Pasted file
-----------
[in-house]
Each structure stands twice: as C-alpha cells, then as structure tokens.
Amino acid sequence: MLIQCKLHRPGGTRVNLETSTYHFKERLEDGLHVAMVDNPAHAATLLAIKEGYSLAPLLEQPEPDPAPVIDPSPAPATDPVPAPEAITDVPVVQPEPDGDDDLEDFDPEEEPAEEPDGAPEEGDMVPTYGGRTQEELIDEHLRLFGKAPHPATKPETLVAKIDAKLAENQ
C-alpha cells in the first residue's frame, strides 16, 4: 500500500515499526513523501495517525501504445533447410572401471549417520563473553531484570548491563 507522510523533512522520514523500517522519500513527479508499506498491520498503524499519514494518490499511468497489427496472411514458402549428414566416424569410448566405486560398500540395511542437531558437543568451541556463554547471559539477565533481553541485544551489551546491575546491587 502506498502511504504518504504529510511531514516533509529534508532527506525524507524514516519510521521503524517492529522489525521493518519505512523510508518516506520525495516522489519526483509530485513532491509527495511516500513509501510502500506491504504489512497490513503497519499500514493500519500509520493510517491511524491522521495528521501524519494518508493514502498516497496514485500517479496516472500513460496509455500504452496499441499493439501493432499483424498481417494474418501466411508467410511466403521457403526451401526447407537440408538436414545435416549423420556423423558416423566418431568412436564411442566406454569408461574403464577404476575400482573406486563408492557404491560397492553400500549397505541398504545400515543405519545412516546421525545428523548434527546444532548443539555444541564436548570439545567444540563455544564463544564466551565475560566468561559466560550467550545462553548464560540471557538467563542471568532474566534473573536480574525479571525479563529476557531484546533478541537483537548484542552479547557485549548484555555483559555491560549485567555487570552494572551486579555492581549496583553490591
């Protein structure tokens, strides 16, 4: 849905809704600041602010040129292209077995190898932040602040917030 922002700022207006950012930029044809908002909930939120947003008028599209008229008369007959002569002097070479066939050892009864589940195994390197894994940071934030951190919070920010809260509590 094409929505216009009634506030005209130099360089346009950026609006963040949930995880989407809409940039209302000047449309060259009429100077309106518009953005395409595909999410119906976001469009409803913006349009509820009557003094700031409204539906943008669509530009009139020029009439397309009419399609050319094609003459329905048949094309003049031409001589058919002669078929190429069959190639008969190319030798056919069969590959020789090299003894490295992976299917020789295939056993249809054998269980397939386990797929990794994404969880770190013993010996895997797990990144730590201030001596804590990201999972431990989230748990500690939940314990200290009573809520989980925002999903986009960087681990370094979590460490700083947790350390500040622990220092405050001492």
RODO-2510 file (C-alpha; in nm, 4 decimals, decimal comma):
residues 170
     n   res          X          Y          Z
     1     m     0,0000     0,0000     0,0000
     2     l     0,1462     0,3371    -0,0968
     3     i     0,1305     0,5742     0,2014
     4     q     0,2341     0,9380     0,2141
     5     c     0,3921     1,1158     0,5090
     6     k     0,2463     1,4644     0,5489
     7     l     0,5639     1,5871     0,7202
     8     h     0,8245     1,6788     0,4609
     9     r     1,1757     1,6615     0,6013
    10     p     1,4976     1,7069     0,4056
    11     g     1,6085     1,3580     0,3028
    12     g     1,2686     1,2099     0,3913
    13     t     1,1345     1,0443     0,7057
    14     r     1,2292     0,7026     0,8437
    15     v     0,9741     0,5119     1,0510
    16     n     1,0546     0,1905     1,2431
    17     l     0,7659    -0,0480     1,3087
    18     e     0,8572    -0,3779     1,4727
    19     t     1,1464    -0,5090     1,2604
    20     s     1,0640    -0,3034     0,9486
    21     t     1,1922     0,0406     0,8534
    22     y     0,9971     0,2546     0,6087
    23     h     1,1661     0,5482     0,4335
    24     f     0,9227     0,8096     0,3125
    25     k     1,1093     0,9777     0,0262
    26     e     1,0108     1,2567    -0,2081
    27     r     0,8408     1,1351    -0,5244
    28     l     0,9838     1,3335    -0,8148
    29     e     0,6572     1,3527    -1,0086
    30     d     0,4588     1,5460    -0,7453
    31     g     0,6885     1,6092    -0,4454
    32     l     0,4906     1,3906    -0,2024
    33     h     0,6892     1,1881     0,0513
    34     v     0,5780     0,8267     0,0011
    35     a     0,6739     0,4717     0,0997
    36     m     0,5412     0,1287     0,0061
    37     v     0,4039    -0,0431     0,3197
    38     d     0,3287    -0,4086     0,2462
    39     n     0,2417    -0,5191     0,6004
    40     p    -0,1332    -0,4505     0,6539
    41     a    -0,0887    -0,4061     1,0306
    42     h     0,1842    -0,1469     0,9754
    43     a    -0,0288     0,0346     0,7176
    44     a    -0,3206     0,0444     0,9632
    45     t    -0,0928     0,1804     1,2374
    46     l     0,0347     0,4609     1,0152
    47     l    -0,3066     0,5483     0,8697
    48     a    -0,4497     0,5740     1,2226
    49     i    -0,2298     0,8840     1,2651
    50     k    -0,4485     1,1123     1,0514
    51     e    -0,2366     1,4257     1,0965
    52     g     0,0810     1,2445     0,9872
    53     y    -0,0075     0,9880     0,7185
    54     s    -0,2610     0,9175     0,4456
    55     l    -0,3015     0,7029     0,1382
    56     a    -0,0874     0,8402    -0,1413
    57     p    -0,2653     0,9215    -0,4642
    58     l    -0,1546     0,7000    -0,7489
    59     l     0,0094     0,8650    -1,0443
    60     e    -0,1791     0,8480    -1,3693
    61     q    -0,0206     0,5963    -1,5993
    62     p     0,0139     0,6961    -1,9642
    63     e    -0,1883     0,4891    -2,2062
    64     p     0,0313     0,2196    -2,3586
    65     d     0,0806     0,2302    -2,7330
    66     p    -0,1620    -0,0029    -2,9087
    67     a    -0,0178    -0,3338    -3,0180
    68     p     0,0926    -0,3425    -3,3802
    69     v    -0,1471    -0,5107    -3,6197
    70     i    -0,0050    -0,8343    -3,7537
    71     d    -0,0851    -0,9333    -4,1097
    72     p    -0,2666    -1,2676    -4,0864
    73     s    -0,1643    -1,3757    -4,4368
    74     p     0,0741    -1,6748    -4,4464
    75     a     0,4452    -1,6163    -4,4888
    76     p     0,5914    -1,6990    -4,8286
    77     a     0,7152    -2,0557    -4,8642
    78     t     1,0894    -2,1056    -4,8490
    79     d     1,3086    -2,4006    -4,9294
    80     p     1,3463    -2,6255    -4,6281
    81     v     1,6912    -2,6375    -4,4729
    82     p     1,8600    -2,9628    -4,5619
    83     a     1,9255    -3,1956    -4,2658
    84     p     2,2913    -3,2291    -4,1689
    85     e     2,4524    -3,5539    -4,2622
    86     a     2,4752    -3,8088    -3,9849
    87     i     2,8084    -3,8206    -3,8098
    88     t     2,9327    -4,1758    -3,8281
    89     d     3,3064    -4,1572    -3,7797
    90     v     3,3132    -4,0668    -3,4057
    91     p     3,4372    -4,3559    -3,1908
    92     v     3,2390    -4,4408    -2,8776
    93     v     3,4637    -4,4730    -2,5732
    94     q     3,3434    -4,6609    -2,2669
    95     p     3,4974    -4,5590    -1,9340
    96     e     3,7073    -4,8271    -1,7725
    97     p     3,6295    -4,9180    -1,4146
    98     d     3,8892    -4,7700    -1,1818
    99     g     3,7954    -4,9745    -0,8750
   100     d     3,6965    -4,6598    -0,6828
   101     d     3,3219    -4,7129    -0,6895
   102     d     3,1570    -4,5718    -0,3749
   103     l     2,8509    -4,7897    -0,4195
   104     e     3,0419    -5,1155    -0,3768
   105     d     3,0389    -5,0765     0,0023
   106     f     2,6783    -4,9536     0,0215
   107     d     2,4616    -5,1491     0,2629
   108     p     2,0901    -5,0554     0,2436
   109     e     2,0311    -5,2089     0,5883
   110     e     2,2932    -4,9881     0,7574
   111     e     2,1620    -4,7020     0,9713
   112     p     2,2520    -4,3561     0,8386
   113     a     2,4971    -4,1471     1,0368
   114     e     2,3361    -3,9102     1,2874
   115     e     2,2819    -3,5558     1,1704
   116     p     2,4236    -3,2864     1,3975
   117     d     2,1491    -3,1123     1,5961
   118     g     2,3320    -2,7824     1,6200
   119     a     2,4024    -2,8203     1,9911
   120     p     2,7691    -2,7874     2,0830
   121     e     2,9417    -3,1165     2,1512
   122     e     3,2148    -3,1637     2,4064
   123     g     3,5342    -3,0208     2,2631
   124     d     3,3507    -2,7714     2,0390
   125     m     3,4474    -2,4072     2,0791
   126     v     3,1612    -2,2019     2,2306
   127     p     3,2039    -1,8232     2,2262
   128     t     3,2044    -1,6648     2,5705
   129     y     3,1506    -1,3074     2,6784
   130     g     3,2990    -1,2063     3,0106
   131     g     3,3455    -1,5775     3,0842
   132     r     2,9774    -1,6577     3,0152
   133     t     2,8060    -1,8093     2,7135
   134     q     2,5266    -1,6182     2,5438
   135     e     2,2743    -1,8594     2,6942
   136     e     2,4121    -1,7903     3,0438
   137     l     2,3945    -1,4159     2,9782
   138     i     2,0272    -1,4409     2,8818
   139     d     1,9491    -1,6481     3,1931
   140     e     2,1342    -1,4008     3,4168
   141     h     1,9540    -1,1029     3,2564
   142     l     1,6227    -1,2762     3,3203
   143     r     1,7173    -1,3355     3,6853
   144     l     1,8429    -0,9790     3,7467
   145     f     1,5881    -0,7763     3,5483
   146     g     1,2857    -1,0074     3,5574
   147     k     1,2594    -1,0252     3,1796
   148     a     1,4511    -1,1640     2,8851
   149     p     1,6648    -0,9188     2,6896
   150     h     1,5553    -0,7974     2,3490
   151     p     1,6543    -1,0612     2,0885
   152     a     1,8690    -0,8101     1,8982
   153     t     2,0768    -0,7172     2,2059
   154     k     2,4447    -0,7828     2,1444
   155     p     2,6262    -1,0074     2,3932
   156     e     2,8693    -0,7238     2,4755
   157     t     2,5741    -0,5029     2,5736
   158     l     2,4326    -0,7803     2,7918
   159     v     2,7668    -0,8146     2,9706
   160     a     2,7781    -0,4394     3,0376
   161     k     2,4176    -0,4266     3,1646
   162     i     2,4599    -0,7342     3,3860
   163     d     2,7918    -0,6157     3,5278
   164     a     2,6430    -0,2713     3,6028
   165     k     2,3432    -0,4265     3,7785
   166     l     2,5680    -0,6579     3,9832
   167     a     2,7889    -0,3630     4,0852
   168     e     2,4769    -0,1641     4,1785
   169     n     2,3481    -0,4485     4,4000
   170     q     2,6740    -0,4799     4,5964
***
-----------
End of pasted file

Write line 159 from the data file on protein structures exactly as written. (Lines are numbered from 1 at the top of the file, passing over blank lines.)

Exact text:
   151     p     1,6543    -1,0612     2,0885